Friday, September 5, 2008

Starting Off: A Field Survey

Although I haven't put together my "teaching plan" for the year, I thought I'd start off with a survey of what's living in our backyard. This year I left several patches of our backyard unmowed so that they would grow into meadow. I found many of the bugs I used in my summer Bug House library program just in our meadows. There is also a wealth of plants, which I'd like to document before the autumn die-off.

I'm not sure we're up to it, but here's an incentive to find out what lives in your neighborhood. It's called The 100-Species Challenge and it comes from scsour's weblog. The rules are below, and the idea is to photograph each plant species you come across in your area, identify it, list what you already knew about it and then something new that you learned. An entry doesn't count until it's identified, which means it would take me a long time to get to 100! However, I will have the kids help me start photographing the plants we find (and probably the animals, fungi, etc. as well) and start keeping a list.

1. Participants should include a copy of these rules and a link to this entry in their initial blog post about the challenge. I will make a sidebar list of anyone who notifies me that they are participating in the Challenge.

2. Participants should keep a list of all plant species they can name, either by common or scientific name, that are living within walking distance of the participant's home. The list should be numbered, and should appear in every blog entry about the challenge, or in a sidebar.

3. Participants are encouraged to give detailed information about the plants they can name in the first post in which that plant appears. My format will be as follows: the numbered list, with plants making their first appearance on the list in bold; each plant making its first appearance will then have a photograph taken by me, where possible, a list of information I already knew about the plant, and a list of information I learned subsequent to starting this challenge, and a list of information I'd like to know. (See below for an example.) This format is not obligatory, however, and participants can adapt this portion of the challenge to their needs and desires.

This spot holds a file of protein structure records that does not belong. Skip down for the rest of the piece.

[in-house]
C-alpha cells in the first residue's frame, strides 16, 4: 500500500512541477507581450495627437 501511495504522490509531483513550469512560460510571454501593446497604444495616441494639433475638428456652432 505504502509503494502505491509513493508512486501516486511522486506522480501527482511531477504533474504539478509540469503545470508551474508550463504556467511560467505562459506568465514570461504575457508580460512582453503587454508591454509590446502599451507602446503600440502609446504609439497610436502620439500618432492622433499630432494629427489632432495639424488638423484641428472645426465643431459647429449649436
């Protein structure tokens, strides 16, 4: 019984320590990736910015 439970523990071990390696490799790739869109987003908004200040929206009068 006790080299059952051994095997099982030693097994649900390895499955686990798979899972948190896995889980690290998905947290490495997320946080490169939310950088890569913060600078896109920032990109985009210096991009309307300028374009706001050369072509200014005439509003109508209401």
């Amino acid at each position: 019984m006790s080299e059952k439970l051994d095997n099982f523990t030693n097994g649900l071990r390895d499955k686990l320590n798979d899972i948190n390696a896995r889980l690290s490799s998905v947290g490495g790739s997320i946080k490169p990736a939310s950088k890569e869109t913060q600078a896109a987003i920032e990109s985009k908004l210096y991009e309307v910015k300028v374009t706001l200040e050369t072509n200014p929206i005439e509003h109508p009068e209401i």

4. Participants are encouraged to make it possible for visitors to their blog to find easily all 100-Species-Challenge blog posts. This can be done either by tagging these posts, by ending every post on the challenge with a link to your previous post on the challenge, or by some method which surpasses my technological ability and creativity.

5. Participants may post pictures of plants they are unable to identify, or are unable to identify with precision. They should not include these plants in the numbered list until they are able to identify it with relative precision. Each participant shall determine the level of precision that is acceptable to her; however, being able to distinguish between plants that have different common names should be a bare minimum.

6. Different varieties of the same species shall not count as different entries (e.g., Celebrity Tomato and Roma Tomato should not be separate entries); however, different species which share a common name be separate if the participant is able to distinguish between them (e.g., camillia japonica and camillia sassanquaif the participant can distinguish the two--"camillia" if not).

7. Participants may take as long as they like to complete the challenge.
You can make it as quick or as detailed a project as you like. I'm planning to blog a minimum of two plants per week, complete with pictures and descriptions as below, which could take me up to a year. But you can do it in whatever level of detail you like.

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